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How to: Grow amazing salad varieties with Sarah Raven

PAC Grounds & Gardens (19)

From plot to plate – Sarah’s must-have salad varieties

From plot to plate – Sarah’s must-have salad varieties

There truly is nothing more rewarding than sowing, harvesting, and serving homegrown salads to friends and family, no matter the season. So, we sat down with Sarah Raven to hear her top tips for growing amazing salad varieties at home.

There are so many different varieties and the best way to get to know which you like is to experiment with different types in your vegetable patch. For the spring and summer months – likely to be quite hot and dry – there are six top salad varieties that make for an abundant harvest…

  • Lettuce “Salad Bowl” - The best, number one, cut-and-come-again lettuce. Keep picking and it keeps producing tender new apple-green leaves. For serial sowing almost all year round.
  • Lettuce “Reine de Glace” - A superb lettuce for eating raw or quickly cooked. This lettuce is loved far and wide for its crunch and taste. Pour hot garlic oil or butter over its quartered hearts and eat them straight away.
  • Lettuce “Black Seeded Simpson” - Crunchy and tasty hearting lettuce that has done exceptionally well in our trials. You can grow this and harvest as a baby leaf or leave it to grow huge and crunchy hearts. Reliably hardy and relatively easy to grow.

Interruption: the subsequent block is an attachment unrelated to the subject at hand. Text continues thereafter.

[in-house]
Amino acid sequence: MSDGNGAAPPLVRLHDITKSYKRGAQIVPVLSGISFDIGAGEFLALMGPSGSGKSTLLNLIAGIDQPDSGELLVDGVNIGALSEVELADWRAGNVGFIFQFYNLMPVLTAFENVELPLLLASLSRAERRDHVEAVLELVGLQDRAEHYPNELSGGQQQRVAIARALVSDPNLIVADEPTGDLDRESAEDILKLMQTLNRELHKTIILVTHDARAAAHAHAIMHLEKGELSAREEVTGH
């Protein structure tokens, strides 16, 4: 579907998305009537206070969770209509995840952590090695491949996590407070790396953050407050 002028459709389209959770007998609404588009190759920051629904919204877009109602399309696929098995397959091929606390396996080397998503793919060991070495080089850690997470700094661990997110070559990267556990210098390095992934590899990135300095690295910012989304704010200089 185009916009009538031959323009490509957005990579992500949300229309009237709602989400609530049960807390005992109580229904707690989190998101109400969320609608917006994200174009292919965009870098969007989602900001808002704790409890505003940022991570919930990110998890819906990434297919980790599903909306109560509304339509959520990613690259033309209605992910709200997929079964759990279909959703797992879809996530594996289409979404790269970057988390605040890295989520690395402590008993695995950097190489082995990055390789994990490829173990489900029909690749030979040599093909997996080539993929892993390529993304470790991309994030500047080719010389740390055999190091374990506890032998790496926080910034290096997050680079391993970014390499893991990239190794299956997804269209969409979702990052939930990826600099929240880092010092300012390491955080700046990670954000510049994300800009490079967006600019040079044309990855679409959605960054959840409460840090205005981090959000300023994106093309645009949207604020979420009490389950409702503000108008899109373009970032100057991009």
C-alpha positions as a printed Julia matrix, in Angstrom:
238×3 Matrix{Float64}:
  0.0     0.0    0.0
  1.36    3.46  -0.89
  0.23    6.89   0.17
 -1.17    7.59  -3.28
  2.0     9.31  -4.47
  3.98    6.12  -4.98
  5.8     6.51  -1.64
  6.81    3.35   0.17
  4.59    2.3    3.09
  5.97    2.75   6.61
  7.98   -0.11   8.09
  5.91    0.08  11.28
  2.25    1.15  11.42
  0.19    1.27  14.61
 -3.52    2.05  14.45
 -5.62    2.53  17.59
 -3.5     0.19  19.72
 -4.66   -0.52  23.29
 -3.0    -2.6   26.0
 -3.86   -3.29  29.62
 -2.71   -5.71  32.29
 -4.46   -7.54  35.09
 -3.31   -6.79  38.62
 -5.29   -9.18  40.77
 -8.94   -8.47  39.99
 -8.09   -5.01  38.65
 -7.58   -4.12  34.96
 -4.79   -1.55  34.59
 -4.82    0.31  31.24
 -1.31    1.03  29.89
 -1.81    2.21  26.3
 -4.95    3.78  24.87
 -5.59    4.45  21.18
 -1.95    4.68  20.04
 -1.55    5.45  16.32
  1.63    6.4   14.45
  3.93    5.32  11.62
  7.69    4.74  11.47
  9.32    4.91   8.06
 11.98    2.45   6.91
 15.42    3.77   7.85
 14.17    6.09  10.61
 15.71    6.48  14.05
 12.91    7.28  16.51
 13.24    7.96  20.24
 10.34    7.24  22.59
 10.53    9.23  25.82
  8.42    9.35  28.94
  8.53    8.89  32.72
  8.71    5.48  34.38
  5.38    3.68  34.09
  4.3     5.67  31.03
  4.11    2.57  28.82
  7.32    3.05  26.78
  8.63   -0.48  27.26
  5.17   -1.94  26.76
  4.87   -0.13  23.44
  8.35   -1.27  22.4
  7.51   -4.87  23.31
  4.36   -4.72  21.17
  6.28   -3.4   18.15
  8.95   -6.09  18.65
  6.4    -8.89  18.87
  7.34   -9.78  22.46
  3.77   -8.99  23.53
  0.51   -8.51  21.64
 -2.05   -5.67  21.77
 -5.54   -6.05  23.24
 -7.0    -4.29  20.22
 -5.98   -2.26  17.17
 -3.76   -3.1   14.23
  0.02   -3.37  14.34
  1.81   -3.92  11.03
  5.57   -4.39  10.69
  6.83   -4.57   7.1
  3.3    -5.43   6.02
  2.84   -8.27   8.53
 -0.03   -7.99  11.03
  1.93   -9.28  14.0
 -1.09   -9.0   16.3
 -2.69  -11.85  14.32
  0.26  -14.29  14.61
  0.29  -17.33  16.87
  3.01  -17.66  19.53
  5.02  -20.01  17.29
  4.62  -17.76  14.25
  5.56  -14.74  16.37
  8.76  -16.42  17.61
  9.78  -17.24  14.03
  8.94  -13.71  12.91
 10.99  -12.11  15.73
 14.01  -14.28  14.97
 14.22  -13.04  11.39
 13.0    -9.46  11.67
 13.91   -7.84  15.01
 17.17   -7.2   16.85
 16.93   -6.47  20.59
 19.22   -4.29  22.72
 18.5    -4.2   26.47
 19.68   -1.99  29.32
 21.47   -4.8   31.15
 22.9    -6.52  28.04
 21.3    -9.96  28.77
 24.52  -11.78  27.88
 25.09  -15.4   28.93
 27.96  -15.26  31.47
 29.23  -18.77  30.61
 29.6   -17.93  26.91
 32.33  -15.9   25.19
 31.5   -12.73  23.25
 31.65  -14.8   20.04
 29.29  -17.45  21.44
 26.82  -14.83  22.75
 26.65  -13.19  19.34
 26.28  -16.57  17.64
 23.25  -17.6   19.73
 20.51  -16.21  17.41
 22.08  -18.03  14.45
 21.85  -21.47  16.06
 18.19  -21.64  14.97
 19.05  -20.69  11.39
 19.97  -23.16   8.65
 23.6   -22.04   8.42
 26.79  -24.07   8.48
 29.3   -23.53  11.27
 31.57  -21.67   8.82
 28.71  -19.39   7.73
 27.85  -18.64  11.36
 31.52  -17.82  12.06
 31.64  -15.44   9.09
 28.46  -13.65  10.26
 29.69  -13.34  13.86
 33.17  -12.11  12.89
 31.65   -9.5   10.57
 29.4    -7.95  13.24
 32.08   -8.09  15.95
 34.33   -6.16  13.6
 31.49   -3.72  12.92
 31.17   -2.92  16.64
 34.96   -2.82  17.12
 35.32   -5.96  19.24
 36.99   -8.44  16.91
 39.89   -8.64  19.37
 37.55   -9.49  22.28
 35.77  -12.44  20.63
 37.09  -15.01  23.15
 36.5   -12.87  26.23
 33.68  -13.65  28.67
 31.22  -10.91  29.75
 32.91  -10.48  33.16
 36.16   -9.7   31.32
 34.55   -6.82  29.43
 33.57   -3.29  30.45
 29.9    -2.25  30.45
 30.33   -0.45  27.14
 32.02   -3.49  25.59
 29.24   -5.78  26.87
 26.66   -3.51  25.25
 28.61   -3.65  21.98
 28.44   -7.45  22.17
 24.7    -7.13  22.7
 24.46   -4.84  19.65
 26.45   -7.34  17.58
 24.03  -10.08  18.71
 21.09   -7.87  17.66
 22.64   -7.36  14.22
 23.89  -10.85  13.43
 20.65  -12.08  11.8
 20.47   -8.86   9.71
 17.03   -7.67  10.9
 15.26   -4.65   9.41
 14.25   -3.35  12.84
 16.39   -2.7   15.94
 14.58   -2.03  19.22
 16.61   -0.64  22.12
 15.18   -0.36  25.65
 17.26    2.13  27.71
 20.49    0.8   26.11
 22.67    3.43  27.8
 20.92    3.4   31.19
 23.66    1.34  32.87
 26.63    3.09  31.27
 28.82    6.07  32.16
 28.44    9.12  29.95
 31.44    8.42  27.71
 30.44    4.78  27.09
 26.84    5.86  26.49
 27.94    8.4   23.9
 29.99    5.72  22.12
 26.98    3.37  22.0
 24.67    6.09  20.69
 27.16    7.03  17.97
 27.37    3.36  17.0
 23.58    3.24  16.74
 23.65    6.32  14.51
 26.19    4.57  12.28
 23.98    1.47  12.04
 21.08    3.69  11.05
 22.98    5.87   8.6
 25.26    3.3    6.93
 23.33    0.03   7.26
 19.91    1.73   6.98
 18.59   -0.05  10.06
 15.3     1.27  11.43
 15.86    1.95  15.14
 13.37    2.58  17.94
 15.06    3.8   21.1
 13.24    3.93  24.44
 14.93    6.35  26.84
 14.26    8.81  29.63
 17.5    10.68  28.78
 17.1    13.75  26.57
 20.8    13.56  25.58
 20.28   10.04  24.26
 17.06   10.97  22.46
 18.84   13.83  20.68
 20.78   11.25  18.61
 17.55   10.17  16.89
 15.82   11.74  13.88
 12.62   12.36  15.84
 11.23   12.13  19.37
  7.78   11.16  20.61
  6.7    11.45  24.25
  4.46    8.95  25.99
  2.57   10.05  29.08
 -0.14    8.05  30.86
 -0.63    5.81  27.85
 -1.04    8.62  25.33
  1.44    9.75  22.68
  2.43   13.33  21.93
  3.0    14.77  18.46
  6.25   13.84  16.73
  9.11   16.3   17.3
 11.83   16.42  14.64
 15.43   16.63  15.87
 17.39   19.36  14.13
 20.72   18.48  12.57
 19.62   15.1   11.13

• Lettuce “Merveille de Quatre Saisons" - An unbeatable splash of red in the bowl! This is an old variety, with a big, open structure and beautiful, crumpled bronze outer leaves around a good small heart. Excellent flavour.
  • Mustard “Red Frills” - Punchy, heat-tolerant, salad leaves that taste, remarkably, of new potatoes.
  • Mustard “Golden Streaks” – A vibrant mustard with a strong, pungent horseradish flavour.

With five plants of each variety above, you'll be able to pick a salad from the bed almost every day within six weeks. If you harvest the outside leaves regularly and the central growth once a fortnight to prevent it from running up to flower, they should go on growing and producing more leaves for about 10 weeks – some even longer.

Then sow again with a slightly different range, adding in Mizuna, Buckler Leaf Sorrel and Summer Purslane to take you through to the autumn, when you'll want more cold-tolerant plants such as Salad Rocket and Mibuna.

Choosing “cut and come again” varieties really is the key to success here. To do this, harvest the outer leaves of the plant, leaving the roots and heart in the ground you start by picking at one end of a line, by the time you get to the other, the leaves where you started will have regrown.

So, with the right plants, you can have a sufficient supply to feed friends and family all summer long.

Fancy learning some more? Head over to Sarah Raven's website for extra planting tips and tricks.

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